Climate Change News May 14, 2012

Climate Change News

Carol Werner, Executive Director
May 14, 2012



House Cuts Climate Education Funding

The U.S. House of Representatives passed two amendments to the Fiscal Year 2013 appropriations bill for Commerce, Justice, Science and other agencies which cut funding to federal climate change education and outreach. The House passed an amendment that eliminates funding for the National Science Foundation’s climate change education program by a vote of 238-188. Also, an amendment blocks an increase of $542,000 in appropriated funds for NOAA's website which provided a centralized location for climate information. The NOAA amendment was introduced by Rep. Andy Harris (R-MD) and passed 219-189. The House appropriations bill now goes to the Senate.

For additional information see: Climate Central

Quebec, California Seek to Link Carbon Cap and Trade Systems

On May 9, California regulators proposed rules to link the California and Quebec carbon cap and trade markets, enabling businesses to trade permits in the joint market.  If approved by the California Air Resources Board in a vote on July 28, the rules will go into effect in November.  "Linking with Quebec is a significant advance in California's efforts to fight climate change and steer our economy toward a clean energy future.  Linking provides more options to California businesses and lays the groundwork for other partners to join with us," said Mary Nichols, chair of the California Air Resources Board.  Quebec's Minister for Sustainable Development, Environment and Parks, Pierre Arcand, expressed similar optimism, "The cap-and-trade system is acknowledged as one of the most efficient and least costly economic tools available to reduce greenhouse gas emissions and is an important instrument in our transition to a green and prosperous economy. Quebec is optimistic that its linking with California will be followed by many other partners."

For additional information see: San Francisco Chronicle

Climate Variability Affecting Idaho’s Water Supplies, Flood Control

Increased weather variability due to global climate change is making it difficult to control floods and water flow for irrigation, recreation and fisheries at reservoirs. For example, coinciding record high temperatures and rainfall sent 26,000 cubic feet of water per second surging into the Boise River dam system and forced federal river managers to increase flow out of Lucky Peak Dam to the highest level since 1998. Runoff is beginning earlier, in late March, with flow peaks in early May rather than late May or early June. Variable weather events like those this April are making it difficult to predict reservoir water levels and river flow rates. Despite modern technology, “Our forecasts were more accurate in the ’60s through the ’70s than they are now,” said Ron Abramovich, a water-supply specialist with the Natural Resources Conservation Service in Boise. “A lot of people think global warming is going to be a gradual increase in temperatures. It may be a roller coaster ... kind of like the stock market,” commented Abramovich.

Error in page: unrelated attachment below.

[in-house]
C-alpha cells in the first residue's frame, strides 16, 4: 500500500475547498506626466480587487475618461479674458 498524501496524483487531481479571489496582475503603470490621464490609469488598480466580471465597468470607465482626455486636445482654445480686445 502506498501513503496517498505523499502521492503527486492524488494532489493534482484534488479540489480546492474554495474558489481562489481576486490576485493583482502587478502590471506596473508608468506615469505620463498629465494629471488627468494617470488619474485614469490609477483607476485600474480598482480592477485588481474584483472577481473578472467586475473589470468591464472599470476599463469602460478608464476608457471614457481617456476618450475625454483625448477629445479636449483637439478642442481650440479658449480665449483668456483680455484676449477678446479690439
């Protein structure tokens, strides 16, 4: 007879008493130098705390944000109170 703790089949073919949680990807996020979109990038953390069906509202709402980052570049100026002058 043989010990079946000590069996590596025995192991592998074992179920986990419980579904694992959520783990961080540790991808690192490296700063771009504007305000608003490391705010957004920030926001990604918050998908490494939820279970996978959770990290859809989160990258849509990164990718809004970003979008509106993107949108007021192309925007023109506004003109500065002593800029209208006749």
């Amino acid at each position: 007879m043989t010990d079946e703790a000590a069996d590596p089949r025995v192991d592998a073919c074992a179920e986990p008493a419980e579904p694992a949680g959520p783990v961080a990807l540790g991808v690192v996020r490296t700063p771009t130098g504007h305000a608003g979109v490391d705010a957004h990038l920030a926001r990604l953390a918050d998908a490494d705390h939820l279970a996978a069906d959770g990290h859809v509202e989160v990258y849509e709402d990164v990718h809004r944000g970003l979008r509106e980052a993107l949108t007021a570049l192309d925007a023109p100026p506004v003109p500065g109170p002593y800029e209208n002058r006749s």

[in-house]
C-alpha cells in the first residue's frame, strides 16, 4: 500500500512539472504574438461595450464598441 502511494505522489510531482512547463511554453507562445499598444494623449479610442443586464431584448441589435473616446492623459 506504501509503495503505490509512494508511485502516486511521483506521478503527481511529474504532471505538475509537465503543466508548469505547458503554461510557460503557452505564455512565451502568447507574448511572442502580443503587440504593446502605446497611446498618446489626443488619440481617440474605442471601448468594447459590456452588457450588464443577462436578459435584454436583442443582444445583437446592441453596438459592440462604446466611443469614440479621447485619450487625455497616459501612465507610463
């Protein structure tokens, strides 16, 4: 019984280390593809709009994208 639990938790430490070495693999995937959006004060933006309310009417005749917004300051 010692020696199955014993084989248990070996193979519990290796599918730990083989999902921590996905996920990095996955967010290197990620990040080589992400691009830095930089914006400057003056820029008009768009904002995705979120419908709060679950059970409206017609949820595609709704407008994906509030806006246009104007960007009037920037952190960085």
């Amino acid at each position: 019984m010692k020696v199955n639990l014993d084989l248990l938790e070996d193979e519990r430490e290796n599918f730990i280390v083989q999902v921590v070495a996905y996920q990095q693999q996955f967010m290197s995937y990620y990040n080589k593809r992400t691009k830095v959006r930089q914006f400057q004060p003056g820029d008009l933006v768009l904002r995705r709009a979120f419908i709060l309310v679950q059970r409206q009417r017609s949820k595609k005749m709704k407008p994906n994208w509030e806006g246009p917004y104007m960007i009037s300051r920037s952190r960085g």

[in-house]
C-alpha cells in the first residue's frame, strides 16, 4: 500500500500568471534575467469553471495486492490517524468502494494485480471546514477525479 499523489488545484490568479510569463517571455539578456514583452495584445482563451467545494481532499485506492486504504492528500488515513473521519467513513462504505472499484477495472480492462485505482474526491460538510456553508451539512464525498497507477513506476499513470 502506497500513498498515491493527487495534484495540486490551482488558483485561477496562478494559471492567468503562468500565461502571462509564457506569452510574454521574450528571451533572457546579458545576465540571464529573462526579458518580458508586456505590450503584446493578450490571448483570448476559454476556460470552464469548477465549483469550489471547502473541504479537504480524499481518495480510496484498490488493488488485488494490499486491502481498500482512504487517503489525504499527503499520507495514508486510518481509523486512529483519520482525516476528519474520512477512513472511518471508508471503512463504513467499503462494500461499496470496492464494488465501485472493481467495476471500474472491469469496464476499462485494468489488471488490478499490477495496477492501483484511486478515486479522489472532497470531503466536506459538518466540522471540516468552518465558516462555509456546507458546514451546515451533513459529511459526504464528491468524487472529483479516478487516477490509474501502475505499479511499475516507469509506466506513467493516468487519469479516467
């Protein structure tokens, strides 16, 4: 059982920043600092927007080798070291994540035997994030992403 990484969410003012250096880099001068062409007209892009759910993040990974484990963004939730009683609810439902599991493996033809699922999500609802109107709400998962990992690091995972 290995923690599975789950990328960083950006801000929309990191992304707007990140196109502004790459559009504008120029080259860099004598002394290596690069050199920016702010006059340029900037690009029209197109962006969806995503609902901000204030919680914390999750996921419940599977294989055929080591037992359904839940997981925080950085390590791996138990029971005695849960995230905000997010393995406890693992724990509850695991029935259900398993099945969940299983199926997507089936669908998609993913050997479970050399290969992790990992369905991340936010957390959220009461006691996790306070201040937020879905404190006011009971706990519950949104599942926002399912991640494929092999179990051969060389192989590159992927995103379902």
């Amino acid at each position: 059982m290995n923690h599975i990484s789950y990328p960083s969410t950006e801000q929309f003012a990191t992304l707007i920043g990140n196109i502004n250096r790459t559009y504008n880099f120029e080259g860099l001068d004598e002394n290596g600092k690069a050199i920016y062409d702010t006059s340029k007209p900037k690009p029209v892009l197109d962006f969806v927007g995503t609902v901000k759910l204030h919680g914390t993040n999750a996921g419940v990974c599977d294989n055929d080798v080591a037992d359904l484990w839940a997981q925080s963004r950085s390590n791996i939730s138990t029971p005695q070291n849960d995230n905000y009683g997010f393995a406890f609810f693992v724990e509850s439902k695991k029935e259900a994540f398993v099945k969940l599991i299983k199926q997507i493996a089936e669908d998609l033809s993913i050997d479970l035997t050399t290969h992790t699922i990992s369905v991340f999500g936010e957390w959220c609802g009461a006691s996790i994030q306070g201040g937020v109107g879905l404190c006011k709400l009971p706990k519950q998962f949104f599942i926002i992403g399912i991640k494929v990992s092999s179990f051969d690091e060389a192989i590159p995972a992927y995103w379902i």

For additional information see: Idaho Statesman

The Climate and Clean Air Coalition Gains Members, Money

On April 26th, the inaugural Ministerial meeting of the Climate and Clean Air Coalition to Reduce Short-Lived Climate Pollutants, launched by Secretary Clinton in February, added six new partners including Nigeria, Colombia, Norway, Japan, the European Commission, and the World Bank, bringing the total to 13 members.  Norway and Sweden made financial pledges, and the World Bank announced that it already had $12 billion invested in projects that support the Coalition’s goals.  The Coalition launched five initiatives targeting hydrofluorocarbons, methane and black carbon.  "The Coalition is one of the most important developments on climate policy in the last 10 years,” stated Durwood Zaelke, President of the Institute for Governance and Sustainable Development, who attended the meeting.  “Its actions this week live up to its motto 'speed and scale’."  The parallel “Stockholm +40” meeting, marking the 40th anniversary of the 1972 Stockholm Conference on the Human Environment, praised the Coalition for being a model for action.  

For additional information see: Climate and Clean Air Coalition, United Nations Environment Program, U.S. Department of State, Sustainable Business

Report: Canada Not On Track to Meet Emissions Reductions Targets

A report by Canadian Environment Commissioner Scott Vaughan points out that the federal government is unlikely to meet  its target to reduce greenhouse gas emissions 17 percent below 2005 levels by 2050.  “Environment Canada has no overall implementation plan that indicates how different regulations and federal departments and agencies will work together to achieve the reductions,” wrote Vaughn in the report.  He emphasized Environment Canada’s own 2011 forecast predicting emissions 7.4 percent above 2005 levels in 2020.  In the absence of an implementation plan, companies, consumers and government "lack a solid basis for knowing how to adjust technology and make formal investment decisions," said Vaughan. Only two regulations have been developed for the transportation sector, Canada’s largest emitter, while the second largest source, the oil and natural gas industry, remain unregulated.  In response to Vaughan’s report, Canadian Minister of the Environment Peter Kent said, “We are making significant progress on reducing Canada’s total greenhouse gas emissions by 17 percent below 2005 levels by 2020 through a sector-by-sector plan.”

For additional information see: Reuters, CBC News, The Vancouver Sun, New York Times, Report